This was it! The week when the leaves were at, or nearing, peak color and the weather was perfect: warm sunshine and cold nights. James and I had plans to take advantage of this lovely confluence of events and take a full day off from the Carolina Bed & Breakfast in order to climb Grandfather Mountain. But you know what they say about the best laid plans of mice and and men (and what is with that and the mice)? They often go awry. Two days before our hike James came down with a terrible cold. Under the best of circumstances it’s not great to be sick but in October,our busiest season, it’s really hard. So a strenuous hike was out. But we still had the day off and the weather was still beautiful so we opted for a much more laid back excursion which would get us out of the house and back in time for a nap: apple picking at an orchard near Asheville, NC.
North Carolina is part of the largest apple growing region in the USA, ranging from Lake Michigan to the East Coast. In actual fact, apples are indigenous to the region and have been cultivated here since before the Europeans arrived. Of course, when they did arrive, they brought their own varieties of apples along with them. According to the North Carolina Department of Agriculture experts estimate that between 5,000-20,000 varieties of apples have been grown in this area at some time. On our hikes in the region James and I have occasionally come across apple trees growing wild where orchards once existed. North Carolina is the seventh largest apple producing state in the union and nearby Hendersonville Country produces almost 65% of those apples.
Apples! Wonderful, fresh, crisp apples are among the lost treats of the past. They snap when you bite into them with clean, white flesh, dripping with juice and special sweetness. I grew up near an apple orchard. My mother bought early bushels of MacIntosh Apples and stored them in the garage where the smell permeated the air. She processed them into apple sauce which we ate all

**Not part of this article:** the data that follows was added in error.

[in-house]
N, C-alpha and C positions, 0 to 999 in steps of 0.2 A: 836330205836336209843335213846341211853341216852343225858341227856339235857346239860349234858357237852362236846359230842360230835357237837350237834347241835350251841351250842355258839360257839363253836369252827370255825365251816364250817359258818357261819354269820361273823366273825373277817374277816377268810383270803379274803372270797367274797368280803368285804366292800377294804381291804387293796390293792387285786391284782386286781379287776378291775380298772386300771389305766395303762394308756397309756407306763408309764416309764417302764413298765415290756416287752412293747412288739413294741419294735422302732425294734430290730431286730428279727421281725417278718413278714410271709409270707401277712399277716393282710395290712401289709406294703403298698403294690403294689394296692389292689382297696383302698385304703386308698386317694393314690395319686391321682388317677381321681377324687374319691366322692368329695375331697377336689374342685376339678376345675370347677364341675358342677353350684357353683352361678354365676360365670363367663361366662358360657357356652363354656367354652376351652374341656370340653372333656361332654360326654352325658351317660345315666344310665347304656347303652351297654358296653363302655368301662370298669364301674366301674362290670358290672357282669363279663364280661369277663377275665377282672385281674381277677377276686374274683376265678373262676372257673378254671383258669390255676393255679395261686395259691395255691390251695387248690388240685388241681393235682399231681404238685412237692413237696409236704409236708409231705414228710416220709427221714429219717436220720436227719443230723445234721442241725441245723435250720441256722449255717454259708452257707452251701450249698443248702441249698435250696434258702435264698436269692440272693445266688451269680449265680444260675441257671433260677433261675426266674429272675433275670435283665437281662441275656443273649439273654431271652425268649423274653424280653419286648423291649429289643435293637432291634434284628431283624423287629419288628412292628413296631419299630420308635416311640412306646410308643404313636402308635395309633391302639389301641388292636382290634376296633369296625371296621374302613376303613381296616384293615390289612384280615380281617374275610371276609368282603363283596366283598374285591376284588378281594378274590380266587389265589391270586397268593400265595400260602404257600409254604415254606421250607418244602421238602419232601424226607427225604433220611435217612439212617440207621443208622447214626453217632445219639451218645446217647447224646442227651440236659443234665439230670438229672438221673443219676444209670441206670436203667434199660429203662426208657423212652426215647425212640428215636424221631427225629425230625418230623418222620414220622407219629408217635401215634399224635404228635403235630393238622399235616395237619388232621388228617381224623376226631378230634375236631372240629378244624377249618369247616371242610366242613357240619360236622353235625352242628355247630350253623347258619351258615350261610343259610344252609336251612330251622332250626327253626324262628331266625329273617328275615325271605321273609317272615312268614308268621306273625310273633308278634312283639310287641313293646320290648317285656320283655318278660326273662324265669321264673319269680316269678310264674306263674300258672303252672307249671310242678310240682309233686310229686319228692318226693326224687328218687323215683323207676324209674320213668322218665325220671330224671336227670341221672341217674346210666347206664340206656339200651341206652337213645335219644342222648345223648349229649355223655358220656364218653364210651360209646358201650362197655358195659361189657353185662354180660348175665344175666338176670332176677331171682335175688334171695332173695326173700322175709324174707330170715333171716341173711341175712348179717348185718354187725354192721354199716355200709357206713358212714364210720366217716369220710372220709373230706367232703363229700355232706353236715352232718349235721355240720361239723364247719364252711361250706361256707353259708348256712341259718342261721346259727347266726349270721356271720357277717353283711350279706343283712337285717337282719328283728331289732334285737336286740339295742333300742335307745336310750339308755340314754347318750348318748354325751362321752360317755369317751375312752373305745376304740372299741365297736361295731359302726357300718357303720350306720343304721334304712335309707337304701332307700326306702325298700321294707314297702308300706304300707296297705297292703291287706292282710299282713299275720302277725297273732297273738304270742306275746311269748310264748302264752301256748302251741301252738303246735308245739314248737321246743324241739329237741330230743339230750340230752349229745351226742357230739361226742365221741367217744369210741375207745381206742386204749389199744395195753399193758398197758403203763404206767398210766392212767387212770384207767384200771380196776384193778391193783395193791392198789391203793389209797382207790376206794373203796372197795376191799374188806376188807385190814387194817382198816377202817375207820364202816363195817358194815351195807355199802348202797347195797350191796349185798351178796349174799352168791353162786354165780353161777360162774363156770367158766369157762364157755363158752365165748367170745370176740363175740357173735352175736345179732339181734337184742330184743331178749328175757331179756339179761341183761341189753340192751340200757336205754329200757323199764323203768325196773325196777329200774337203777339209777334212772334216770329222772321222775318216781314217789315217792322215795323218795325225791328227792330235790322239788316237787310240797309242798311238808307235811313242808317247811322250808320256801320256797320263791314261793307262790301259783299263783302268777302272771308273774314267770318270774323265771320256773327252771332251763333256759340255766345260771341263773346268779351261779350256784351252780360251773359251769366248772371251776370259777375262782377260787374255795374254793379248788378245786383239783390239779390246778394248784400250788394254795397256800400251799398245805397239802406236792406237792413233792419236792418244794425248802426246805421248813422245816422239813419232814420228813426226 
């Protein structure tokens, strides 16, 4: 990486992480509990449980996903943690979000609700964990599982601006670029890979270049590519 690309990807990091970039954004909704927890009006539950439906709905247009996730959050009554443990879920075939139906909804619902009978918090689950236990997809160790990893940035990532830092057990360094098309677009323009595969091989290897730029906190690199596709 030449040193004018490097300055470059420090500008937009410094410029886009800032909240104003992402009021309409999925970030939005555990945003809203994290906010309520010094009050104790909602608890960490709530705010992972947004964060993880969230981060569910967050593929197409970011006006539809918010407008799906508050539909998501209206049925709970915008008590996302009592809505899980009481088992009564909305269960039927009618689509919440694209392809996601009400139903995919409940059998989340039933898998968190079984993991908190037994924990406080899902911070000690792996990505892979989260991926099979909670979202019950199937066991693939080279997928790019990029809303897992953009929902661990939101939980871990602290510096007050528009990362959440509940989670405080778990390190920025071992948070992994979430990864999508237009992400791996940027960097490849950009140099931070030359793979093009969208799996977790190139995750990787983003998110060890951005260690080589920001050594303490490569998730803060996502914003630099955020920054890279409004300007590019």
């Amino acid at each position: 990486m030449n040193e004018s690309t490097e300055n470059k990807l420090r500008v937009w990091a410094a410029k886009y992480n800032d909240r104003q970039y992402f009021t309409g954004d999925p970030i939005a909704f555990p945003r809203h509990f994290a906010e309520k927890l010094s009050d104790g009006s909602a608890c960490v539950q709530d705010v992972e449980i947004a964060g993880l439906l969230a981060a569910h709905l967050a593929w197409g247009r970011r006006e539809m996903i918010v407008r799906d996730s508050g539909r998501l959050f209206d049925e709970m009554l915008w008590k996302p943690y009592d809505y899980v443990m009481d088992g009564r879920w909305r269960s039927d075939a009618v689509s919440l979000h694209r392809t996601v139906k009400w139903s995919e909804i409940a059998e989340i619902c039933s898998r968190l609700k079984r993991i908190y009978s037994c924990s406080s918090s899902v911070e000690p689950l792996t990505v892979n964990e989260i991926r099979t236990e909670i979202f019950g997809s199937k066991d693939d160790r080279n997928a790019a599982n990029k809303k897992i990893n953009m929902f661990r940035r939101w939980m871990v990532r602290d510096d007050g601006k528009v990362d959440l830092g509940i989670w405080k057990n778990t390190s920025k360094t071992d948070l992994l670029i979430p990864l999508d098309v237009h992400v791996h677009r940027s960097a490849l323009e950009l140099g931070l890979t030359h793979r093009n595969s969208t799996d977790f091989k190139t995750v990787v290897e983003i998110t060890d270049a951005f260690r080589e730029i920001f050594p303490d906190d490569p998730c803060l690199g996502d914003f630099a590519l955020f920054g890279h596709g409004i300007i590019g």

winter long out of the freezer. Her apple pies were legend. Coming home from school in September we would snag an apple off the pile and enjoy the lovely, short-lived, crispness of a just picked apple. To this day, I love the scent of apples! Apples available in supermarkets today are a pale and sad example of this wonderful fruit. Think about it, there were between five to twenty THOUSAND varieties of apples once. How many can you name? How many does your market sell? You have not really experienced an apple until you have gotten one picked ripe from an orchard and brought to your table within a few days instead of weeks.
There are a large number of pick-your-own farms near Asheville. James and I decided to go to Sky Top Orchard based on the recommendation of a friend. It is a short drive from here, in Flat Rock. We stopped in Hendersonville for lunch first, sitting outside at Never Blue Tapas Restaurant where we watched people walk by and enjoyed the experience of being an October Tourist. From there is was a short drive to Pinnacle Mountain Road and the climb to Sky Top. The road opens out with beautiful vistas across the valley to the mountains.
Sky Top is exclusively a pick-your-own apple orchard. It offers 25 different varieties to pick from. (Not all at the same time though! They ripen in stages from late August through October). Some will be familiar and some may be new. There is a useful chart on their website as well as at the farm which gives information about the flavor and uses of each variety. You can take a basket and pick your own or just wander through the orchard and buy a pre-picked bag. If you have never had fresh pressed, preservative-free cider you can try it and, of course, buy some here. They have hay rides and playgrounds for children, animals to pet and killer apple cider donuts. It is a lovely way to see the colors and enjoy the fall in Western North Carolina!